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Take the following string as an example:

"The quick brown fox"

Right now the q in quick is at index 4 of the string (starting at 0) and the f in fox is at index 16. Now lets say the user enters some more text into this string.

"The very quick dark brown fox"

Now the q is at index 9 and the f is at index 26.

What is the most efficient method of keeping track of the index of the original q in quick and f in fox no matter how many characters are added by the user?

Language doesn't matter to me, this is more of a theory question than anything so use whatever language you want just try to keep it to generally popular and current languages.

The sample string I gave is short but I'm hoping for a way that can efficiently handle any size string. So updating an array with the offset would work with a short string but will bog down with to many characters.

Even though in the example I was looking for the index of unique characters in the string I also want to be able to track the index of the same character in different locations such as the o in brown and the o in fox. So searching is out of the question.

I was hoping for the answer to be both time and memory efficient but if I had to choose just one I care more about performance speed.

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4 Answers 4

up vote 2 down vote accepted

Let's say that you have a string and some of its letters are interesting. To make things easier let's say that the letter at index 0 is always interesting and you never add something before it—a sentinel. Write down pairs of (interesting letter, distance to the previous interesting letter). If the string is "+the very Quick dark brown Fox" and you are interested in q from 'quick' and f from 'fox' then you would write: (+,0), (q,10), (f,17). (The sign + is the sentinel.)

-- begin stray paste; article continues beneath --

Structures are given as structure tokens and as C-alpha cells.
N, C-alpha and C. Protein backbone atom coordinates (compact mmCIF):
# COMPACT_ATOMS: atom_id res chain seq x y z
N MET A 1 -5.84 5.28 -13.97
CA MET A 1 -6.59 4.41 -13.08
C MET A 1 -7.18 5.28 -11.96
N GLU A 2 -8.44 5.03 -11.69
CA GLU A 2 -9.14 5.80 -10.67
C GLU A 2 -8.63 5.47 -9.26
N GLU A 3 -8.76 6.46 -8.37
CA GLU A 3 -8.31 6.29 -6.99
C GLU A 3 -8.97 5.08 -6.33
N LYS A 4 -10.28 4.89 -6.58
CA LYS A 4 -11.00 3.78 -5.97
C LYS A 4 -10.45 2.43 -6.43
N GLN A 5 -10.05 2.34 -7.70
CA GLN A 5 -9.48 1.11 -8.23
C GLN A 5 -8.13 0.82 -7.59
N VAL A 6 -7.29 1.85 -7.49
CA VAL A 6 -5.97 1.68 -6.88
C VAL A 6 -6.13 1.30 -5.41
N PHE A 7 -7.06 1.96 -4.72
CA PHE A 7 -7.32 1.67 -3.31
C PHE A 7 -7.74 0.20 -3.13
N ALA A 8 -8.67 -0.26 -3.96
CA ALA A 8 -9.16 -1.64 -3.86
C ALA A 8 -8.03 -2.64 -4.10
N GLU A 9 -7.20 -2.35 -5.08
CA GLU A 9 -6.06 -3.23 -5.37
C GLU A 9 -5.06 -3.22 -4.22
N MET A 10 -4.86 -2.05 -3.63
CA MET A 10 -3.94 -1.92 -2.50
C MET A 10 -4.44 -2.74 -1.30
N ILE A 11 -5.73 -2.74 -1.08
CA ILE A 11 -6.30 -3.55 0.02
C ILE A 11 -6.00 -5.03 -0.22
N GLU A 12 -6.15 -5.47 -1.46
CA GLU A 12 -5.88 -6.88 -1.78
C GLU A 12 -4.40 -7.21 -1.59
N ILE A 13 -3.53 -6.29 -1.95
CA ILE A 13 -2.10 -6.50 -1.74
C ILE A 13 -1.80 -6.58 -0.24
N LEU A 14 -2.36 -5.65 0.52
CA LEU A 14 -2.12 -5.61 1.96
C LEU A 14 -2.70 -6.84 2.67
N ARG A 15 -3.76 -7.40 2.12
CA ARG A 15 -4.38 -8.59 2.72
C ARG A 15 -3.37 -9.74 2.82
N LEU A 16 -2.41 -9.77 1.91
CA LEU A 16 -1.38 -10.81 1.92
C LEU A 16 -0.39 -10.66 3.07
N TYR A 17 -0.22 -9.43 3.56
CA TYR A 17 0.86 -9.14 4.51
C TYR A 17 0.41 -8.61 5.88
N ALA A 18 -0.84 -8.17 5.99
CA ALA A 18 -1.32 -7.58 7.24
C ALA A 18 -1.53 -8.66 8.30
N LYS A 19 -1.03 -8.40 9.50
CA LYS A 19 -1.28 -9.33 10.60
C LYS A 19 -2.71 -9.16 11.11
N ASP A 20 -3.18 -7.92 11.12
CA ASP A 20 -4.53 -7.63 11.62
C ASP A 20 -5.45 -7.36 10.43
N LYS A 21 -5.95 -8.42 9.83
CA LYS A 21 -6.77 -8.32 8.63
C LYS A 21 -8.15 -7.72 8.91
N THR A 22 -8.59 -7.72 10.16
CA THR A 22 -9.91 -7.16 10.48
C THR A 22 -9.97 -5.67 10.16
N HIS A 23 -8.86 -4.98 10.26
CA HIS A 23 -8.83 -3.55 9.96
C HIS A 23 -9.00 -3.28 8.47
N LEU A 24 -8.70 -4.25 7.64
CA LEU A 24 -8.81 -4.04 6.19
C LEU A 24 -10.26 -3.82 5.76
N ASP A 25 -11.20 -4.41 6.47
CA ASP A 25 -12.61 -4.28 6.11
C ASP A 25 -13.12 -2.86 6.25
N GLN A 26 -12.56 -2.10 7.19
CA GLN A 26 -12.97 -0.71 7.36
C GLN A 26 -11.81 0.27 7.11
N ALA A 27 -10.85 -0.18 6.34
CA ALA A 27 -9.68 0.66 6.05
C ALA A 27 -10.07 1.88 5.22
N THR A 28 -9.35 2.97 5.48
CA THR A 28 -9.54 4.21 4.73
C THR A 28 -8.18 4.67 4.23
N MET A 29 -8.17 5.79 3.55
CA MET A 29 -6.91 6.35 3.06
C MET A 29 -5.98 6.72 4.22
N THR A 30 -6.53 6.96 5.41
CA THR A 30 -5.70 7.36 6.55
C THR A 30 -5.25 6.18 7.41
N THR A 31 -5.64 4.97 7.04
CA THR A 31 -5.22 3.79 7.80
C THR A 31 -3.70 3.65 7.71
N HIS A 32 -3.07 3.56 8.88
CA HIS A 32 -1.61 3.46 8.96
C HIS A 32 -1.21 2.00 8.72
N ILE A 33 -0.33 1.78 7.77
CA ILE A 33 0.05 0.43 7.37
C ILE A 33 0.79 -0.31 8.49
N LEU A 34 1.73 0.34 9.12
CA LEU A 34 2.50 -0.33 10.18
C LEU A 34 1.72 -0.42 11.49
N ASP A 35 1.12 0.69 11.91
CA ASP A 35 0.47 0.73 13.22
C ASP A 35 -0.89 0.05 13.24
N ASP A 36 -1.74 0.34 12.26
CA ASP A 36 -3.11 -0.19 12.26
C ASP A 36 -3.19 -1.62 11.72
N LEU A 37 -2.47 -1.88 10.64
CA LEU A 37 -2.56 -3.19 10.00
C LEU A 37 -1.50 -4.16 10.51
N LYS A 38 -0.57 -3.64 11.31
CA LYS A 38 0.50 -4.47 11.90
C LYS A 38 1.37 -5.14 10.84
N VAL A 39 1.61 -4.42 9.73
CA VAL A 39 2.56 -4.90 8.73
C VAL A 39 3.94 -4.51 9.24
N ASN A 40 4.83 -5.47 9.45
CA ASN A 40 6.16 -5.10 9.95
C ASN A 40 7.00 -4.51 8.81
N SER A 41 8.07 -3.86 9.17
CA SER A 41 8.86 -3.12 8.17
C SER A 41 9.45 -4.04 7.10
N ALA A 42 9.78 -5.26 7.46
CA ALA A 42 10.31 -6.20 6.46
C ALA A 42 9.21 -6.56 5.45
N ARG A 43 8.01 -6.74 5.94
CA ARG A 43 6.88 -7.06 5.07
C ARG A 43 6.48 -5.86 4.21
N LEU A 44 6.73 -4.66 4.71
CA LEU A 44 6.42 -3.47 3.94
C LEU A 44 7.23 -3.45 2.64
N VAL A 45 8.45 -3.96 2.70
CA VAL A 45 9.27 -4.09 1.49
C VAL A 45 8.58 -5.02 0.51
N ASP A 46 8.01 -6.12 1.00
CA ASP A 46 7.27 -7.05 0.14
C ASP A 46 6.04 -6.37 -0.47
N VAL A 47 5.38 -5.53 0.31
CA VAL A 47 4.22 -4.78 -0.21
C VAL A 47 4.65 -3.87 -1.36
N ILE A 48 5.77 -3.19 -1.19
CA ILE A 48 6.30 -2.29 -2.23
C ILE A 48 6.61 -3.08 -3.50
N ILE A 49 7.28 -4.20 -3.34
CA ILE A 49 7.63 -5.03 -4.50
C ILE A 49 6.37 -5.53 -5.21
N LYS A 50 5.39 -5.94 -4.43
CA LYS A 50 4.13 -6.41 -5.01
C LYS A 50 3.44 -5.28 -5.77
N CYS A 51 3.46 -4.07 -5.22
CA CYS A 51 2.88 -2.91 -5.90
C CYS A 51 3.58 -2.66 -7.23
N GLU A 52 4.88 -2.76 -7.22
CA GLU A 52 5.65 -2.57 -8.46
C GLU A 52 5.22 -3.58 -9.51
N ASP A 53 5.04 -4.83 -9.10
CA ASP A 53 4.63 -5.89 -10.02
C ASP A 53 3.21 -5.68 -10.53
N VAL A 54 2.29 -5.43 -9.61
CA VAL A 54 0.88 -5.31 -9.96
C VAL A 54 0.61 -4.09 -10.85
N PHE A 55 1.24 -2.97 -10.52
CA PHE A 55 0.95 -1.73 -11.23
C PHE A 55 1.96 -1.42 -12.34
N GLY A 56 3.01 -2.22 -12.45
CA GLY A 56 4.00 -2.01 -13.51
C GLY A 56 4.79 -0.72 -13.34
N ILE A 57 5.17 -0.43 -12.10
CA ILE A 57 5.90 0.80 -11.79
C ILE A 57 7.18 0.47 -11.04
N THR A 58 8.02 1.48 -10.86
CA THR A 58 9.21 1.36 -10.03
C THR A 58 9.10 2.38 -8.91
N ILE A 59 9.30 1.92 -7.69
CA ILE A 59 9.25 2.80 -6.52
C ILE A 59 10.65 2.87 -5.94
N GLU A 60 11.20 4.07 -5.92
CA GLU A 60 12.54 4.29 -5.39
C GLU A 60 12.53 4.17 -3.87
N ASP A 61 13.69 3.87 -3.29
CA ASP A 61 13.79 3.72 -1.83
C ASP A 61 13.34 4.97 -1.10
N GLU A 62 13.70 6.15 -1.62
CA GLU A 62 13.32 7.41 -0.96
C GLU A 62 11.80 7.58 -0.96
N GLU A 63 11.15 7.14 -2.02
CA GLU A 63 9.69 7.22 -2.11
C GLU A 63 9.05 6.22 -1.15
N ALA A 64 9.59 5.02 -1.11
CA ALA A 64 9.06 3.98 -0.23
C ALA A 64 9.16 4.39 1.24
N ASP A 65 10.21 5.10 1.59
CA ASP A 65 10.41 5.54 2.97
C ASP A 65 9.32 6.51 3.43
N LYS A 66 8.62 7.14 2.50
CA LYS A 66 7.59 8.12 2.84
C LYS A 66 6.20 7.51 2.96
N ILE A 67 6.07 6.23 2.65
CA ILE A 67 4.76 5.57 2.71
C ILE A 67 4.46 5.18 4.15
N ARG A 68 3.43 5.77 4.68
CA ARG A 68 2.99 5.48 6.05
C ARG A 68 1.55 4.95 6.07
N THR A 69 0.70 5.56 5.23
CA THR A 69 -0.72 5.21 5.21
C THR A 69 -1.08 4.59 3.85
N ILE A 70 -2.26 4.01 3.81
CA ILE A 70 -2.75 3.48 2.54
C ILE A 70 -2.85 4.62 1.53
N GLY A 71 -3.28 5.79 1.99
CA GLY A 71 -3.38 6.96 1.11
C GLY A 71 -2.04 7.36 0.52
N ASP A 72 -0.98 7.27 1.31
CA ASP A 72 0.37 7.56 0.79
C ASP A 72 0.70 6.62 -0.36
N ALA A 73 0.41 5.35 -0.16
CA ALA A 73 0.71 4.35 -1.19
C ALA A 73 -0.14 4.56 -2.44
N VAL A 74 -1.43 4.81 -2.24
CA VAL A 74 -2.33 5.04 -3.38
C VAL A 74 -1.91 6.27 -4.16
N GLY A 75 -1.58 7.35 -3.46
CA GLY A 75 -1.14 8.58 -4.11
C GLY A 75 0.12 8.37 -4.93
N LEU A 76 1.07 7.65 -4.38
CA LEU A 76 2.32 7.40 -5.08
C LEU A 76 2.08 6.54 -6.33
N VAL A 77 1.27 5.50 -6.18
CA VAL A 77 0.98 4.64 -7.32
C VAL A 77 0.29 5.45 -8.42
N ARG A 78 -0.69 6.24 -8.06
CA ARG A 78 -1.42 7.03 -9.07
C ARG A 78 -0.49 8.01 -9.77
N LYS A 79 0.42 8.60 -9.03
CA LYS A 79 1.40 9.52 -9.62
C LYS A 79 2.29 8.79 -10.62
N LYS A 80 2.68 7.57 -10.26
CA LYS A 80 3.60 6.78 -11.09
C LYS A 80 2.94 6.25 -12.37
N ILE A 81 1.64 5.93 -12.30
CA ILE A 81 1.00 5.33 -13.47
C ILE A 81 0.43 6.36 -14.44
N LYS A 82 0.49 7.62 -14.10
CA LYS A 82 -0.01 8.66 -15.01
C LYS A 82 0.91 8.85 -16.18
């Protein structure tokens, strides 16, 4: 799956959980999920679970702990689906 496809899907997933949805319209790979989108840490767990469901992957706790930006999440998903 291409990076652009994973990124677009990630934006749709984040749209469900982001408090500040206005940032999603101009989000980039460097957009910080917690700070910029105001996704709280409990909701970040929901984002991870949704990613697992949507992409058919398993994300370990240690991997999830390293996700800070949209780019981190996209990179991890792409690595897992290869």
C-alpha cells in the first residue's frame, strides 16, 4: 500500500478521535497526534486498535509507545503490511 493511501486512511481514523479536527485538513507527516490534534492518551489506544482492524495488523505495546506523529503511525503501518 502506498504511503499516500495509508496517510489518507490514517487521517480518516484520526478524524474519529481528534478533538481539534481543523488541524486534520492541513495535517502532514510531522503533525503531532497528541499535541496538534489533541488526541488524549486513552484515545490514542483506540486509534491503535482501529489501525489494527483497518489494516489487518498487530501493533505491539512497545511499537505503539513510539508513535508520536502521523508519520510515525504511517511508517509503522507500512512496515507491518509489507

Now you put these in a balanced binary tree whose in-order traversal gives the sequence of letters in the order they appear in the string. You might now recognize the partial sums problem: You enhance the tree so that nodes contain (letter, distance, sum). The sum is the sum of all distances in the left subtree. (Therefore sum(x)=distance(left(x))+sum(left(x)).)

You can now query and update this data structure in logarithmic time.

To say that you added n characters to the left of character c you say distance(c)+=n an then go and update sum for all parents of c.

To ask what is the index of c you compute sum(c)+sum(parent(c))+sum(parent(parent(c)))+...

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Your question is a little ambiguous - are you looking to keep track of the first instances of every letter? If so, an array of length 26 might be the best option.

Whenever you insert text into a string at a position lower than the index you have, just compute the offset based on the length of the inserted string.

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It would also help if you had a target language in mind as not all data structures and interactions are equally efficient and effective in all languages.

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The standard trick that usually helps in similar situations is to keep the characters of the string as leaves in a balanced binary tree. Additionally, internal nodes of the tree should keep sets of letters (if the alphabet is small and fixed, they could be bitmaps) that occur in the subtree rooted at a particular node.

Inserting or deleting a letter into this structure only needs O(log(N)) operations (update the bitmaps on the path to root) and finding the first occurence of a letter also takes O(log(N)) operations - you descend from the root, going for the leftmost child whose bitmap contains the interesting letter.

Edit: The internal nodes should also keep number of leaves in the represented subtree, for efficient computation of the letter's index.

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